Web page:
By Chris Palmer
223 pages; $24.95
The mysterious lives of animals have been the subjects of countless films and nature shows. Though these productions might focus on similar themes, filmmakers are driven by a variety of motivations, and may use vastly different methods to capture animals on film. While some wildlife filmmakers aim to inspire viewers and encourage respect for animals, the vast majority aim to shock, instill fear, or simply entertain viewers and get better ratings, too often at the expense of animal welfare.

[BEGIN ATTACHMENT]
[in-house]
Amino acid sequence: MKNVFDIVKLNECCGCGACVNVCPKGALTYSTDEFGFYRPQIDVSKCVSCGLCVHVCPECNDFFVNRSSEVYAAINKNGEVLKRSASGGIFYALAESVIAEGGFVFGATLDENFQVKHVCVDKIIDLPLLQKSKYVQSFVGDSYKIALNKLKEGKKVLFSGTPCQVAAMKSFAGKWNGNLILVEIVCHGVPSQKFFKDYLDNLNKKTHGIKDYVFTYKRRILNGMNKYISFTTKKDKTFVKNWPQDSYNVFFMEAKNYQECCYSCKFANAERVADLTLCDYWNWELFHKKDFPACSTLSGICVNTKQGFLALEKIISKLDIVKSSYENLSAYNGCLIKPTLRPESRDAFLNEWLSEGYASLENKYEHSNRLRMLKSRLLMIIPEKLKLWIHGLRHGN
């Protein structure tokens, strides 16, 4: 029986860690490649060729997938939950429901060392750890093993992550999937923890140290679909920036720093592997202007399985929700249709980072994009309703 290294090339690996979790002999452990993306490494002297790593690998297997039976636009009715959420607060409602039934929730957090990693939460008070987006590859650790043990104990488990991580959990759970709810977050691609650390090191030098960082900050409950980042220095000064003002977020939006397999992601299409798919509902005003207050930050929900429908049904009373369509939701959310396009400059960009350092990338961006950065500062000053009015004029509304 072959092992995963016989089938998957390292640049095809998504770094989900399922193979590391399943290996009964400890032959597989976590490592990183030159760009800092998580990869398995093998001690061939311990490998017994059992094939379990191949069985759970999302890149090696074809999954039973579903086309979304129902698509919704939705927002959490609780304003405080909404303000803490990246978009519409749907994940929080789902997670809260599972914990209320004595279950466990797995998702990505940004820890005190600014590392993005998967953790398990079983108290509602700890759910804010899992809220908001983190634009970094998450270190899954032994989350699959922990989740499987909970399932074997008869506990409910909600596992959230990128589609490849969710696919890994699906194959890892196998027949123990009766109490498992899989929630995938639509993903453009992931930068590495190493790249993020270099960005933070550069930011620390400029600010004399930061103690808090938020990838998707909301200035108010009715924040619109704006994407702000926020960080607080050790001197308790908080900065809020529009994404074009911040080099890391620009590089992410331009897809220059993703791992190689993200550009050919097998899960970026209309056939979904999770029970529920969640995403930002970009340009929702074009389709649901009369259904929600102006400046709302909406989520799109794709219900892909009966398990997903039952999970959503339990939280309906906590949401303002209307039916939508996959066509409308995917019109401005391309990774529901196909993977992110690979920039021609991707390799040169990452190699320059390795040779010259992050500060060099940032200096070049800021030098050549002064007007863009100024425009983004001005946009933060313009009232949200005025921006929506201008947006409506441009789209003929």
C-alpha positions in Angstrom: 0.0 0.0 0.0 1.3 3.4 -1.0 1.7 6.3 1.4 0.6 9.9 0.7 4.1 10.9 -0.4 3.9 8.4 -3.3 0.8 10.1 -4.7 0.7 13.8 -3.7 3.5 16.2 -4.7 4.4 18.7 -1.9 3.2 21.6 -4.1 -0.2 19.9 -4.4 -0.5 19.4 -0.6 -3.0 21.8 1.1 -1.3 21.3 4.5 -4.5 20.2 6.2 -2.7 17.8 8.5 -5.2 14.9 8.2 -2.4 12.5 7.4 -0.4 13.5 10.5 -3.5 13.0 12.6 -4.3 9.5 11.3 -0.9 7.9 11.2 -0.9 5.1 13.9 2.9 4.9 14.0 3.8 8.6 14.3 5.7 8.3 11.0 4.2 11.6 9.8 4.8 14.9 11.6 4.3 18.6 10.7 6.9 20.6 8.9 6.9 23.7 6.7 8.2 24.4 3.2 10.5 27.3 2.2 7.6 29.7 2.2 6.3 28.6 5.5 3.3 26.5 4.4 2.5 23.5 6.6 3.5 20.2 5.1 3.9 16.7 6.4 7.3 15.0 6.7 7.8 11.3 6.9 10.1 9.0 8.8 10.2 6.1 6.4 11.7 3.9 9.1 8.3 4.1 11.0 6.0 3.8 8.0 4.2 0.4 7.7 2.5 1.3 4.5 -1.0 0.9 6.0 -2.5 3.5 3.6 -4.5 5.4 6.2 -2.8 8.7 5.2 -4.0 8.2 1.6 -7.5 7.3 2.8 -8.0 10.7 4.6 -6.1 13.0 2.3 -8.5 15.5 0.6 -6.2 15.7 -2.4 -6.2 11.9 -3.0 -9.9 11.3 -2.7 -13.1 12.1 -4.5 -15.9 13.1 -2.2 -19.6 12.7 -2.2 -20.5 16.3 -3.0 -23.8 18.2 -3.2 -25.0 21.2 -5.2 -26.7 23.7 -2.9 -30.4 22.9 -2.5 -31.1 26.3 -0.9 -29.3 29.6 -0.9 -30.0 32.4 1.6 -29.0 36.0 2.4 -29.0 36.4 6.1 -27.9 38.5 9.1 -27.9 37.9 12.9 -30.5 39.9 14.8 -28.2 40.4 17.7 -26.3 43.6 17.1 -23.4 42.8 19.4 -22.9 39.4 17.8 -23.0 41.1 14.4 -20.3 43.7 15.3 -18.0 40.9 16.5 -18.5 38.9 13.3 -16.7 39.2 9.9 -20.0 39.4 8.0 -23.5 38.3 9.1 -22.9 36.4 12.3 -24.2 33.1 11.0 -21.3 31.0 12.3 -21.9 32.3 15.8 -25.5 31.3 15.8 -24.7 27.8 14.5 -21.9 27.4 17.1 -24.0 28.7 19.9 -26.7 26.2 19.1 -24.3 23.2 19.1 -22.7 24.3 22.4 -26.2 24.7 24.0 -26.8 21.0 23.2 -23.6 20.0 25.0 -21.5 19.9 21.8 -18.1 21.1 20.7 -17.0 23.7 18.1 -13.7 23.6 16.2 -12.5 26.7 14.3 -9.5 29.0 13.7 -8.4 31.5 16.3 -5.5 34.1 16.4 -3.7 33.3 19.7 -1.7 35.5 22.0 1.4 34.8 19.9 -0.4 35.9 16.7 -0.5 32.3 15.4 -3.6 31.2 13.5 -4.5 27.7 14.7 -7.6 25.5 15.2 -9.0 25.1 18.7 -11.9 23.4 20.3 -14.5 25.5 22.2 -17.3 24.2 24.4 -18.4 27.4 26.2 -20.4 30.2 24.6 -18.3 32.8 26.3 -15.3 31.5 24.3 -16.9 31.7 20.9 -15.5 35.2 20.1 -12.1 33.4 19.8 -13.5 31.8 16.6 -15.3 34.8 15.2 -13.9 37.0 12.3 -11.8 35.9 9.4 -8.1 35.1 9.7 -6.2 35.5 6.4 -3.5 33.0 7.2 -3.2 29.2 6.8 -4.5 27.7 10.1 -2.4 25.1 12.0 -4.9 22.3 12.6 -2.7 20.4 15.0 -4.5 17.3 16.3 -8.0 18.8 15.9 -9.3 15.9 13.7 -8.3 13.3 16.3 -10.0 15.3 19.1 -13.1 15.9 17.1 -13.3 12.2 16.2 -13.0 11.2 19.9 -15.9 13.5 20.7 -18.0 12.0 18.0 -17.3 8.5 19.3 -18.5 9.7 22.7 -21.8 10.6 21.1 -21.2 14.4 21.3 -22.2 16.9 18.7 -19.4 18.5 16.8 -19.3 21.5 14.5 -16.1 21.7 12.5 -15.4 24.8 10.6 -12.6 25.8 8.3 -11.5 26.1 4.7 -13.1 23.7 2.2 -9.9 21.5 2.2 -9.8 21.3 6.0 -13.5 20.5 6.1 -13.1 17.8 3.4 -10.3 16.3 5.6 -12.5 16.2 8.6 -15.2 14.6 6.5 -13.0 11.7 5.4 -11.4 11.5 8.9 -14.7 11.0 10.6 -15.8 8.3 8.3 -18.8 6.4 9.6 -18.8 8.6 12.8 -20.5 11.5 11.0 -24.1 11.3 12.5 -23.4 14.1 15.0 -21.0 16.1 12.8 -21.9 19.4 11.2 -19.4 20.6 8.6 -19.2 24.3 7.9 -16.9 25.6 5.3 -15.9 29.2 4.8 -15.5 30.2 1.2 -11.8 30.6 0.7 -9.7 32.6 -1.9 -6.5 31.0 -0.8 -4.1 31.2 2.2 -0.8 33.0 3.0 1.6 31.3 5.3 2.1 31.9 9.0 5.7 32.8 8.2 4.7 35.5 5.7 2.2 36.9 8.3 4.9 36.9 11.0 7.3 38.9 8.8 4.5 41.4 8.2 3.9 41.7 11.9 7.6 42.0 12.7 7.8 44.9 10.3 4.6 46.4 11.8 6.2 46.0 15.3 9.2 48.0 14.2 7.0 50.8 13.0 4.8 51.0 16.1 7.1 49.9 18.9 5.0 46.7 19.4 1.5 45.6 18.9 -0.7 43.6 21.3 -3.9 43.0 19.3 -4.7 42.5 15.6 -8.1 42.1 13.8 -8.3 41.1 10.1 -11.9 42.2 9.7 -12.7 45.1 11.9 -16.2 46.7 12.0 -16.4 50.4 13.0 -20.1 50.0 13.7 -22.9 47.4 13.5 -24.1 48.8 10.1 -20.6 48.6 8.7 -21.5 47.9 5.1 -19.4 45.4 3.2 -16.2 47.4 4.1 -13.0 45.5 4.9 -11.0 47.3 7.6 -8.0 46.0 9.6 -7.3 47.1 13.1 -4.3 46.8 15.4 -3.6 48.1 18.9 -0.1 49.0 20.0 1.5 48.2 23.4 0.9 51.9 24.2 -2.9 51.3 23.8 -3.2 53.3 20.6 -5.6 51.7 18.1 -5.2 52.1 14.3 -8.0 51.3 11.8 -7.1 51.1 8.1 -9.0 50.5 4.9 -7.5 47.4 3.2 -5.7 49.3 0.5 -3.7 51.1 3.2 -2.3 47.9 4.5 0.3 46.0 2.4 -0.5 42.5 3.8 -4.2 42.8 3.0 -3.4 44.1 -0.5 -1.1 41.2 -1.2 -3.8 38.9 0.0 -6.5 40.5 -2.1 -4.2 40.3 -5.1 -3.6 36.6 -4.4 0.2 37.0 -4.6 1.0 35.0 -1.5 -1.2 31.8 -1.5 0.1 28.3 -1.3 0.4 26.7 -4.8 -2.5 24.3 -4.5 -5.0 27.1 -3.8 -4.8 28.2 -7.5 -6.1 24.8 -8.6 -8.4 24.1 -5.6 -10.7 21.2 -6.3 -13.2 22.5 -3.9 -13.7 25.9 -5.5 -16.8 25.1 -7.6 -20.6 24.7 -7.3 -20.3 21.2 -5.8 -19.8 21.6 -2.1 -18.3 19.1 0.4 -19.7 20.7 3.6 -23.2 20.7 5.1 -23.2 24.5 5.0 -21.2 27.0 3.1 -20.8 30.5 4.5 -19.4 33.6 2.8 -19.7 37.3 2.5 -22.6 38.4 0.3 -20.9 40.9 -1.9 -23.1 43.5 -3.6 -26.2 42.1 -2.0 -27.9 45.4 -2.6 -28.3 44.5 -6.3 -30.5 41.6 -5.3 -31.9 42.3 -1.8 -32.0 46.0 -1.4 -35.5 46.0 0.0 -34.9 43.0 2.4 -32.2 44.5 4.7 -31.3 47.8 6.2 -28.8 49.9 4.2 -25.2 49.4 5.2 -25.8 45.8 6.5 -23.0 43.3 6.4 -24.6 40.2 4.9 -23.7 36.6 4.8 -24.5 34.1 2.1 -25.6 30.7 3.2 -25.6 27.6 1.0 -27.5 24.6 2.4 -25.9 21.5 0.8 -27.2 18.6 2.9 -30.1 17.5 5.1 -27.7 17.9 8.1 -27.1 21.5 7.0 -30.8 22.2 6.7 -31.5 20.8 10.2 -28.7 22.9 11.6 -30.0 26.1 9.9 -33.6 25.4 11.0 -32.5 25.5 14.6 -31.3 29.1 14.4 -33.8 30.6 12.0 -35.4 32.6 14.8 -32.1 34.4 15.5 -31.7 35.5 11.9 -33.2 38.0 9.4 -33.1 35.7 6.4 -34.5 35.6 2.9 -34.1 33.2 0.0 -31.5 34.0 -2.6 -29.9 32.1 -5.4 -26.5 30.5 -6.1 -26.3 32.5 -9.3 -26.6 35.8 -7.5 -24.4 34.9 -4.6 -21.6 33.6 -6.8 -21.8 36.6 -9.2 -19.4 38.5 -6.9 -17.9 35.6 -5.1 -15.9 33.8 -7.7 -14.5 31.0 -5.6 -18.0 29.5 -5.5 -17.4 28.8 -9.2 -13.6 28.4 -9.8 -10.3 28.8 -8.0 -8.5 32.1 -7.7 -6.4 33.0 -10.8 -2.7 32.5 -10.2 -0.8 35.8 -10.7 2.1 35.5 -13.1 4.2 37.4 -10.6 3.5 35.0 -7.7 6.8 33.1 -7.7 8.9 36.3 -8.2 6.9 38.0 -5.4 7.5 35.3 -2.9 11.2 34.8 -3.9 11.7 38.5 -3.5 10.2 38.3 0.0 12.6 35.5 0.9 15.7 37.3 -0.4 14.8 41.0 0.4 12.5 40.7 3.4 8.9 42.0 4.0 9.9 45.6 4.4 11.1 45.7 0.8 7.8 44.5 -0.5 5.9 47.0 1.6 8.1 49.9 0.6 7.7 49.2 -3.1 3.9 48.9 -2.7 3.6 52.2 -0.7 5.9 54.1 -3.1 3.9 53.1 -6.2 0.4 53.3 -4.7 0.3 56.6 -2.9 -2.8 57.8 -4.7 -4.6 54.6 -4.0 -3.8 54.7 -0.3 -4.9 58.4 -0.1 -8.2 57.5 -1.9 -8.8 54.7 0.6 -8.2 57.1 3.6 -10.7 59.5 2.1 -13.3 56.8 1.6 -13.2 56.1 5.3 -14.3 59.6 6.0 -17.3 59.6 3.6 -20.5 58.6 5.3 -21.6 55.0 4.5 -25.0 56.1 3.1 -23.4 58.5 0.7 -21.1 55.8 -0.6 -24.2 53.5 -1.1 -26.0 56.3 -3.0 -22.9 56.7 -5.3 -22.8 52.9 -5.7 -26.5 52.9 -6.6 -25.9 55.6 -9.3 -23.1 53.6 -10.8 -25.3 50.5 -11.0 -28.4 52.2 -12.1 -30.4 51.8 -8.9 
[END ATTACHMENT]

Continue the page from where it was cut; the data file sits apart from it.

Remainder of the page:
The shocking secrets behind the wildlife filmmaking industry are uncovered in veteran filmmaker Chris Palmer’s book, Shooting in the Wild: An Insider's Account of Making Movies in the Animal Kingdom. His 25 years of producing films have exposed him to the best and worst sides of the industry, and he shares true, behind-the-scenes stories about popular films like March of the Penguins and critiques the methods employed by personalities like Steve Irwin. His deep exploration of the industry and the ethical challenges it faces are eye-opening, and a compelling read for anyone who has been touched (positively or negatively) by a wildlife film or television show. Palmer exposes the less savory side of the industry, from scene-staging to outright animal abuse, and bemoans the too-often exaggerated emphasis on "extreme" animal behavior, which fosters neither respect for nor understanding of animals in the wild. Palmer also praises those few films and filmmakers who have used this medium successfully and responsibly to educate viewers and benefit animals, while making it abundantly clear that the industry has a long way to go.